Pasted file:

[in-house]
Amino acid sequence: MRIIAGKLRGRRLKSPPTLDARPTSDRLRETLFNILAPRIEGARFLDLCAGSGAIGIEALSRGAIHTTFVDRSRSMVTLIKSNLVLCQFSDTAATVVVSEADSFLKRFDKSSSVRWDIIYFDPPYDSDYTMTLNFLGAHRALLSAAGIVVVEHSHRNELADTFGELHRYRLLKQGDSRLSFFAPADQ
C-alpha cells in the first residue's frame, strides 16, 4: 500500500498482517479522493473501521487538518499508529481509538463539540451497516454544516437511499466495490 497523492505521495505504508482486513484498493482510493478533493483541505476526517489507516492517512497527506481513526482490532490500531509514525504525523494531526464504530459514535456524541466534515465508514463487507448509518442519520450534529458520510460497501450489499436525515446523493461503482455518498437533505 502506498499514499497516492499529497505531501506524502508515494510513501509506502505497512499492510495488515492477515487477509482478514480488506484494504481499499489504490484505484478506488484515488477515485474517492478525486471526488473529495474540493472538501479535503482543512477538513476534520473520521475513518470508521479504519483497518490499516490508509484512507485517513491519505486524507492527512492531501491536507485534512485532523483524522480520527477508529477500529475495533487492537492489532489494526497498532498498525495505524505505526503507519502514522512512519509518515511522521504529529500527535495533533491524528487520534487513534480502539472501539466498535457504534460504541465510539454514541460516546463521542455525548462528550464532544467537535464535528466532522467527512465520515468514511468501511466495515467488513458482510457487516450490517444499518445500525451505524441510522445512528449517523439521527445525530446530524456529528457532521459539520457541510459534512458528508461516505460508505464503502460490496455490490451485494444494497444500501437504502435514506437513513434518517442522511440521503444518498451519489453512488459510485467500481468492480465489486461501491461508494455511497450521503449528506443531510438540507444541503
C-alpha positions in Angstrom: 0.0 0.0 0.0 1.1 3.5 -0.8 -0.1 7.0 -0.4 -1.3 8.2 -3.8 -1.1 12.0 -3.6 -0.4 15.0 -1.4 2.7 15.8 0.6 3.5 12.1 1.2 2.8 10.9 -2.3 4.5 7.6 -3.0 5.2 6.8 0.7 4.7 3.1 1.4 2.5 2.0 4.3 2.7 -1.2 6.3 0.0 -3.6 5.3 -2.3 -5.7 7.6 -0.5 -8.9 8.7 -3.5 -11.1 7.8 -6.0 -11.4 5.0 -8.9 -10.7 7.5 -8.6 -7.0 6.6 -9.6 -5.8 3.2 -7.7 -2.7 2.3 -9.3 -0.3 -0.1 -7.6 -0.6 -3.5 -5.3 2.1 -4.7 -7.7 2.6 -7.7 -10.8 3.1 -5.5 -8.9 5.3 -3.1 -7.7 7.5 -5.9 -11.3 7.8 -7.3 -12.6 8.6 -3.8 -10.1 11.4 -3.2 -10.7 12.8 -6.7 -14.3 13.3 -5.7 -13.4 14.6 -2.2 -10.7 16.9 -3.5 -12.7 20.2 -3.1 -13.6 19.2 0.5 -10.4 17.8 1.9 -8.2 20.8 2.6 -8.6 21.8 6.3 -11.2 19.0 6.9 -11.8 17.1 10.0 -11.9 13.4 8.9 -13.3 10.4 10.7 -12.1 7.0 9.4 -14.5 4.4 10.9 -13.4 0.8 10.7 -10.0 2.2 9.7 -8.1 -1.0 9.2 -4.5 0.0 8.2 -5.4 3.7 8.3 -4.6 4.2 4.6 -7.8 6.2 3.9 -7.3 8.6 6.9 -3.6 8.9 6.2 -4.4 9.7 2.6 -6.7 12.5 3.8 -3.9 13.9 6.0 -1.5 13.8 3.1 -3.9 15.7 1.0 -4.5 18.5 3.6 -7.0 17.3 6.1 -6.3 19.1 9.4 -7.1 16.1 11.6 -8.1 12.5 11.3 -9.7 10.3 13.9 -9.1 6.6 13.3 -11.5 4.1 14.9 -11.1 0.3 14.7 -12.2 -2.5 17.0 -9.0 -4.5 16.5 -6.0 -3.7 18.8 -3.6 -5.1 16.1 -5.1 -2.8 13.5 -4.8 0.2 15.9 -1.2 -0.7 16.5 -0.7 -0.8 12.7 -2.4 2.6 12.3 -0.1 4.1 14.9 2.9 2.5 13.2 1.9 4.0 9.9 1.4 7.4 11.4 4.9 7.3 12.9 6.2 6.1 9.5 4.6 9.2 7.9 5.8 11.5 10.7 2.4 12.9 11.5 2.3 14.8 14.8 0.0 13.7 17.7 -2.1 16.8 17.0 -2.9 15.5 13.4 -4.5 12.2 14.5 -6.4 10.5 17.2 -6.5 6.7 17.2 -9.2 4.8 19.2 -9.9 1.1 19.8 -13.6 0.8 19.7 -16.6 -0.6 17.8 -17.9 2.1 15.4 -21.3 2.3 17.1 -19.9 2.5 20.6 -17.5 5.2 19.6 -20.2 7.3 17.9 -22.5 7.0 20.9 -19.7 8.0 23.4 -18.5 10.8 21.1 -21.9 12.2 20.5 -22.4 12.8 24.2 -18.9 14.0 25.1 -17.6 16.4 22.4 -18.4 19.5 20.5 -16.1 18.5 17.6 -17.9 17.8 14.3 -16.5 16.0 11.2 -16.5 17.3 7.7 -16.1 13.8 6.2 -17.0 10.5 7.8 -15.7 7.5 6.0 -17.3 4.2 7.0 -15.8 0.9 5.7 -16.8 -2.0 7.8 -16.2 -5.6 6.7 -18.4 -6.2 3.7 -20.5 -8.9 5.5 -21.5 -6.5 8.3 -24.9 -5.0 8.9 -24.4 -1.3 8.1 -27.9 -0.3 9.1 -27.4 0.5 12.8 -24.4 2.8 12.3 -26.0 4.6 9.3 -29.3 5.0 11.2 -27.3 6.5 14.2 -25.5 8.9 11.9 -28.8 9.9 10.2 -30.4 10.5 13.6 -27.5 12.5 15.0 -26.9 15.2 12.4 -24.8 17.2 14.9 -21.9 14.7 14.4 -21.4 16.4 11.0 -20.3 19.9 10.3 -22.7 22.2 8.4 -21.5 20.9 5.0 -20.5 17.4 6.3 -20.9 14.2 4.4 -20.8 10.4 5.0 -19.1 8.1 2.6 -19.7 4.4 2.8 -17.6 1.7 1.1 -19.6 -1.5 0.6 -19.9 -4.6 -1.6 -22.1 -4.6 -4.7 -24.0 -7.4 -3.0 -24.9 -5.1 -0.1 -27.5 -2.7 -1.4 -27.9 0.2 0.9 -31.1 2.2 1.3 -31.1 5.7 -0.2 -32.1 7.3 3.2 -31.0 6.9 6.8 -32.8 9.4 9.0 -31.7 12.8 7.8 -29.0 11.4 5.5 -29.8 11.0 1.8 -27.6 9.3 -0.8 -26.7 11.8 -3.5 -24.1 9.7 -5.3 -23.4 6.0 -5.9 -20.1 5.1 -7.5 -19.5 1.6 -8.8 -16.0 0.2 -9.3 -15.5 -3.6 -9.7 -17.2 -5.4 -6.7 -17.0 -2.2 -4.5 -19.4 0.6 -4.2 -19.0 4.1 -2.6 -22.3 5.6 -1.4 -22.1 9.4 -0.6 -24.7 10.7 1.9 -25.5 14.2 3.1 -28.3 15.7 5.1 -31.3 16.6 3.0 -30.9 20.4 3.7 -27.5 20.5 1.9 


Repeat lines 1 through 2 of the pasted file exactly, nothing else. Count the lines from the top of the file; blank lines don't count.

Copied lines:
[in-house]
Amino acid sequence: MRIIAGKLRGRRLKSPPTLDARPTSDRLRETLFNILAPRIEGARFLDLCAGSGAIGIEALSRGAIHTTFVDRSRSMVTLIKSNLVLCQFSDTAATVVVSEADSFLKRFDKSSSVRWDIIYFDPPYDSDYTMTLNFLGAHRALLSAAGIVVVEHSHRNELADTFGELHRYRLLKQGDSRLSFFAPADQ